Brad Samuels, EVP, affiliate sales & marketing, TV One, recalls seeing Dressler at a Cable Positive dinner during a contract negotiating period. "We happened to run into each other in the men’s room, but that didn’t stop Fred from making his position very clear on a key issue, which seemed to resonate even more given the special setting."

Networks have resorted to all manner of tactics to win over Dressler, even whimsical ones. At Oxygen Media’s company meetings, Gerry Laybourne, chairman and CEO, had employees chant Dressler’s name to send him positive vibrations about carrying Oxygen.

"Everyone chanted ‘Fred Dressler, Fred Dressler’ and we had his picture up on a screen like Chairman Mao," Laybourne says. Positive vibrations or otherwise, Time Warner added Oxygen.

Despite the tough-guy status, Dressler’s spectacled appearance and native New York-tinged wit don’t conjure up Don Vito Corleone. In the view of many, he only delivered what his job and his company demanded. Dressler himself says it was the programmers that often acted like the tough guys.

Yet Dressler’s ability to size up people, scrutinize deal points and leverage his position could be daunting, programmers say. In effect, he forced network affiliate sales and marketing teams to be on their toes.

"For the unsuspecting, it’s almost like a lion playing with its kill," Holloway says, pausing to laugh. "If you are not up for the task, you will be the kill."

David Zaslav, recently named president/CEO of Discovery Communications after serving as president of NBC Universal Cable and Domestic TV and New-Media Distribution, also uses a lion analogy. "If you crossed the line, he’d roar like a lion and scare the hell out of you."

Ultimately, Dressler wanted to make deals and get networks launched or renewed, even when the parties were unwilling. In some cases, insiders say, he was more of the good cop in negotiations, his higher-ups played the bad cops.

During talks for USA Network at Time Warner Cable’s Stamford, Conn., headquarters, a former top Time Warner executive kicked out Holloway and USA execs Kay Koplovitz and Steve Brenner and banned them from the building. It took four years to patch up the relationship and complete a deal, Holloway recalls.

"It was because of Fred’s willingness to be creative that we were able to turn things around and get a deal done," Holloway says. He credits Dressler for championing many nascent networks.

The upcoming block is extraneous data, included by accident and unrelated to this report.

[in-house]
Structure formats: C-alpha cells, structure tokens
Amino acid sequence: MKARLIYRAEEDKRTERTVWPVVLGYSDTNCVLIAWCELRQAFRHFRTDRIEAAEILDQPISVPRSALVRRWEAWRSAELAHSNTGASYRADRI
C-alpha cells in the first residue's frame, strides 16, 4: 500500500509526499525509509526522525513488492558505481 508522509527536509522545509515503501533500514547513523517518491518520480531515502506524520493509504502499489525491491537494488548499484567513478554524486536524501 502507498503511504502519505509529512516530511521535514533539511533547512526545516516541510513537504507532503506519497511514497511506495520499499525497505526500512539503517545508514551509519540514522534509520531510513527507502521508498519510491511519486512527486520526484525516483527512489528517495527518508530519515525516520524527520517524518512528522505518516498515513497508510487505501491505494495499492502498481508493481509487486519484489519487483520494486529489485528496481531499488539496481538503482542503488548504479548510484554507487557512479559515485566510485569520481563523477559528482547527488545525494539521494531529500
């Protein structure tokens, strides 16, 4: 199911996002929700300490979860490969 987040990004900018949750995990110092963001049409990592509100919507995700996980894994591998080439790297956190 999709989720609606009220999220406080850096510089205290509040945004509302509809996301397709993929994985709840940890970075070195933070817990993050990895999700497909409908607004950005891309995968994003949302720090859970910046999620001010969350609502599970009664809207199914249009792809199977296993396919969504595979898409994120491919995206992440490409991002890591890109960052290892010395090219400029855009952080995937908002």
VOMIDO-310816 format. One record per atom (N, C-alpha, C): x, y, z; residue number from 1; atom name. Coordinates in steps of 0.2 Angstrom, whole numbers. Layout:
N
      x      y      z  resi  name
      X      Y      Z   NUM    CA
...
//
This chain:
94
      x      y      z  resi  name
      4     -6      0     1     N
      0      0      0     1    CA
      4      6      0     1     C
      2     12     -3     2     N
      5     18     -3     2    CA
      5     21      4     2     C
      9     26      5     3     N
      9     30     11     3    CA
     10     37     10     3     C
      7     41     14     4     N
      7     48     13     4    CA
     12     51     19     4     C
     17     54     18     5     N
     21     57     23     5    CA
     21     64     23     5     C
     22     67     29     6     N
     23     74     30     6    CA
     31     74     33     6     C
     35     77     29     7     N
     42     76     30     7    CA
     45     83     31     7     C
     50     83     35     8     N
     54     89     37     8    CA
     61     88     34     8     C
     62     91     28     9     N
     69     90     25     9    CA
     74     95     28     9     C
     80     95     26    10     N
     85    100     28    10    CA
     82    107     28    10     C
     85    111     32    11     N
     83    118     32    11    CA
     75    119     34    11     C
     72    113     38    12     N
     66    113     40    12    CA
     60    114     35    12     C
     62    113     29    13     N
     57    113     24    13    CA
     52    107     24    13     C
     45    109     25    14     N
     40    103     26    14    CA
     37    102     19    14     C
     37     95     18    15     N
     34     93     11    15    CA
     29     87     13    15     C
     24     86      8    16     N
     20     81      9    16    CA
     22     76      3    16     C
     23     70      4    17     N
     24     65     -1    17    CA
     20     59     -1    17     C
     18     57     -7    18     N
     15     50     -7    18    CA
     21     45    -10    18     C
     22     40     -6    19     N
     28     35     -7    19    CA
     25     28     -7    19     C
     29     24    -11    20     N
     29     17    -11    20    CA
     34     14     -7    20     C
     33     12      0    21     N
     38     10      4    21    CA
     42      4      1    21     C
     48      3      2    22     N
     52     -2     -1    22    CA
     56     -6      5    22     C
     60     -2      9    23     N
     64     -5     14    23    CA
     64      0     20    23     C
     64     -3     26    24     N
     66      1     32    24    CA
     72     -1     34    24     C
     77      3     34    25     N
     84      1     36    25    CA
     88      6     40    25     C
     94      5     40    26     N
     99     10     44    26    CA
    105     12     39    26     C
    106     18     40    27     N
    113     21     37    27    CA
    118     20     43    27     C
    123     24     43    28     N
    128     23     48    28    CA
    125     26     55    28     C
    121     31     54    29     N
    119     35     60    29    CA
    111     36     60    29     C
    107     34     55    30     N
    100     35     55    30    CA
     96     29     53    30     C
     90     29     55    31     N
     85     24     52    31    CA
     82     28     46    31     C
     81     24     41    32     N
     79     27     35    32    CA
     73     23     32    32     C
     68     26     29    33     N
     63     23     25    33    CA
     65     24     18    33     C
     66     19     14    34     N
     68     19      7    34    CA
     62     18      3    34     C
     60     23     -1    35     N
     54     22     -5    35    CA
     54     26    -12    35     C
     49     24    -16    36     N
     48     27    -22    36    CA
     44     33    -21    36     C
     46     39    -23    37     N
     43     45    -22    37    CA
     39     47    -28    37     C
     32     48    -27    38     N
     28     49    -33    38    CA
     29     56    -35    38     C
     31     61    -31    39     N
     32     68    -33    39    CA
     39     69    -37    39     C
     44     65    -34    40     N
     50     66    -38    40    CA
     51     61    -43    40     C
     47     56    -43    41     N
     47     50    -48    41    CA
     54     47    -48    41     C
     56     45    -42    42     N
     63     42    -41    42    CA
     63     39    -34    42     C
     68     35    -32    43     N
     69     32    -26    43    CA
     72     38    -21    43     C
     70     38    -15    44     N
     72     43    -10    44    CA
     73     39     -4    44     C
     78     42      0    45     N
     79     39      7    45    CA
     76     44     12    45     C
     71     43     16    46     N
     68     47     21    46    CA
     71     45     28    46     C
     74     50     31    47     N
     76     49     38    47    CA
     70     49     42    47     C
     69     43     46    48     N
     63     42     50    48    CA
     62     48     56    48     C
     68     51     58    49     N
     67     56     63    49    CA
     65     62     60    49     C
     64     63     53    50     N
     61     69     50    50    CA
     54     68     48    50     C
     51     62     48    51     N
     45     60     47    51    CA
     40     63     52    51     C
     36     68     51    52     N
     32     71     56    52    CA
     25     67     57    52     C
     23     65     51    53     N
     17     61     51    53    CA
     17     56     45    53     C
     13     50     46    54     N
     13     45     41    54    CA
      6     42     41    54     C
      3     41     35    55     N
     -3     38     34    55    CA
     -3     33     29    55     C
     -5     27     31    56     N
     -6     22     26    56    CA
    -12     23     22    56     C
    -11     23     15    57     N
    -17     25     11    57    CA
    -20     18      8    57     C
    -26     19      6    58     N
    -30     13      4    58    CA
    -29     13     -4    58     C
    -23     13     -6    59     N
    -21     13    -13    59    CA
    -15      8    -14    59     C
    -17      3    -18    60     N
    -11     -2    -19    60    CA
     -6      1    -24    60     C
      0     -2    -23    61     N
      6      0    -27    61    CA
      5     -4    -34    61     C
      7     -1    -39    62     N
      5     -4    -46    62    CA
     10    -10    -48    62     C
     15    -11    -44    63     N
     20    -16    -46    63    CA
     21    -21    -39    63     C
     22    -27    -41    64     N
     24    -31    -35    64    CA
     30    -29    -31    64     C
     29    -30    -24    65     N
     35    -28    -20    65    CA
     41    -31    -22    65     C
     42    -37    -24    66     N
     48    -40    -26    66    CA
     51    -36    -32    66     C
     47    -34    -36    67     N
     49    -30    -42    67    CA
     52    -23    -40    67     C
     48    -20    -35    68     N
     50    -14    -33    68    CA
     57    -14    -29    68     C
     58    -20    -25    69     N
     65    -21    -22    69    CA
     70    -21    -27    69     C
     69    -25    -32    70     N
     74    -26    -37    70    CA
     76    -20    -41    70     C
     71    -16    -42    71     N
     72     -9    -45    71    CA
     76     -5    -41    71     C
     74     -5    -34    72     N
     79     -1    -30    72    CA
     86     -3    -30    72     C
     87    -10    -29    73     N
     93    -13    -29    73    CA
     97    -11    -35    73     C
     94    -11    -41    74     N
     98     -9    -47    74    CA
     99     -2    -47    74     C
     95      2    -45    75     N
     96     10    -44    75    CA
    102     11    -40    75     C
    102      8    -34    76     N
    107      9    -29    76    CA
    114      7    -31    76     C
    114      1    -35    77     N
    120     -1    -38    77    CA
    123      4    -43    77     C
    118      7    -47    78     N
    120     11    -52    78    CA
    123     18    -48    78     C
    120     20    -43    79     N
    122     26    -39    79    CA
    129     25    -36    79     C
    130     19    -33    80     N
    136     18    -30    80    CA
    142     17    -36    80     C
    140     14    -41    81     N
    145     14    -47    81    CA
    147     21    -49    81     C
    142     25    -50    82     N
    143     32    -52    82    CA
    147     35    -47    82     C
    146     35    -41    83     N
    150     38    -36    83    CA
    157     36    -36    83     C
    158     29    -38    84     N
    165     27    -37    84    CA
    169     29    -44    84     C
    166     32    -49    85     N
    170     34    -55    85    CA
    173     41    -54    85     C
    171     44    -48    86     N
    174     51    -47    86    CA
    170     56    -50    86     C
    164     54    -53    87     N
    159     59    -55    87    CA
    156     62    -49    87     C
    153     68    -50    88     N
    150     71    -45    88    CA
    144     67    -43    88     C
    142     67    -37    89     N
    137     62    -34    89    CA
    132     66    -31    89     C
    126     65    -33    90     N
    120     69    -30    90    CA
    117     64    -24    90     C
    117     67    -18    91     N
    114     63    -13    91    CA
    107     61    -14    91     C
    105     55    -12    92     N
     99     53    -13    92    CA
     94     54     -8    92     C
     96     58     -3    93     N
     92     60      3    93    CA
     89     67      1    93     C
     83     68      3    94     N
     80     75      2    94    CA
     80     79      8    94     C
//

Zaslav says a primary Dressler negotiating tactic was to get programmers to tell him about the one thing that they really wanted. He’d promise to give them that one thing, and the programmers would gleefully commit to it. But, Zaslav says, "then you’d pay about five times the price for everything else when you looked at the full tab."

"I called him on this once," Zaslav says with a laugh, "and he said, ‘Well, you got the one thing you really wanted.’"

Dressler’s vocal stance against escalating sports network fees led to the creation of sports tiers on Time Warner systems. His retirement looms as The NFL Network and the Disney-ESPN networks reportedly are negotiating with Time Warner.

He held the line against paying broadcasters cash for retransmission consent or bowing to their excessive carriage demands for sister networks, a position that in 2000 led to the temporary drop of Walt Disney Co.’s ABC TV stations, which were replaced by an on-screen message that said, "Disney Has Taken ABC Away From You."

He demanded that he got what a contract stipulated, including so-called content covenants. When AMC switched from an advertising-free classic movie channel to an ad-supported service with a more modern skew, Time Warner threatened to terminate its network contract. AMC sued the MSO in 2003. The two sides settled eventually.

Programmers don’t expect Time Warner to lose its cost-conscious negotiating edge once Dressler retires.

His successor as top programming executive at Time Warner Cable, Melinda Witmer, who in January becomes SVP and chief programming officer, has a legal and financial background. She also has 12 years of Time Warner experience, first at HBO and then at the MSO. Dressler’s other lieutenant, Lynne Costantini, is being promoted to SVP and chief business affairs officer.

Zaslav describes Witmer as having "tremendous stamina and intellectual horsepower, [and] she’s tenacious." He adds: "She’s trained well and she’ll do well."

"I think Time Warner will continue to look at costs very carefully, because that’s the path that Fred has set," says Discovery’s Goodwyn. "They’ll continue to build on what Fred has built."

Gerry Laybourne also doesn’t foresee changes in the way Time Warner negotiates, and thinks Dressler’s legacy will endure. Laybourne says Time Warner’s mantra will be: "What would Fred do?"

Somone said recently that with Fred Dressler, every conversation starts with "no." One programmer adds to this by quoting Dressler as telling him, "What don’t you understand about ‘no’?" Such recalcitrance is neither capricious nor personal. It’s motivated by a desire to satisfy the aims and interests of Time Warner Cable and its customers. Dressler has worked hard to advance programming options for viewers while ensuring that the company got a fair deal, enabling him to survive and thrive through myriad Time Warner management changes.

Glenn Britt, president and CEO, Time Warner Cable, suggests that Dressler’s interest in fair prices goes beyond cable programming. Early in their careers, he and Dressler used to try to one-up each other by finding the cheapest places in New York to buy nice clothes below retail.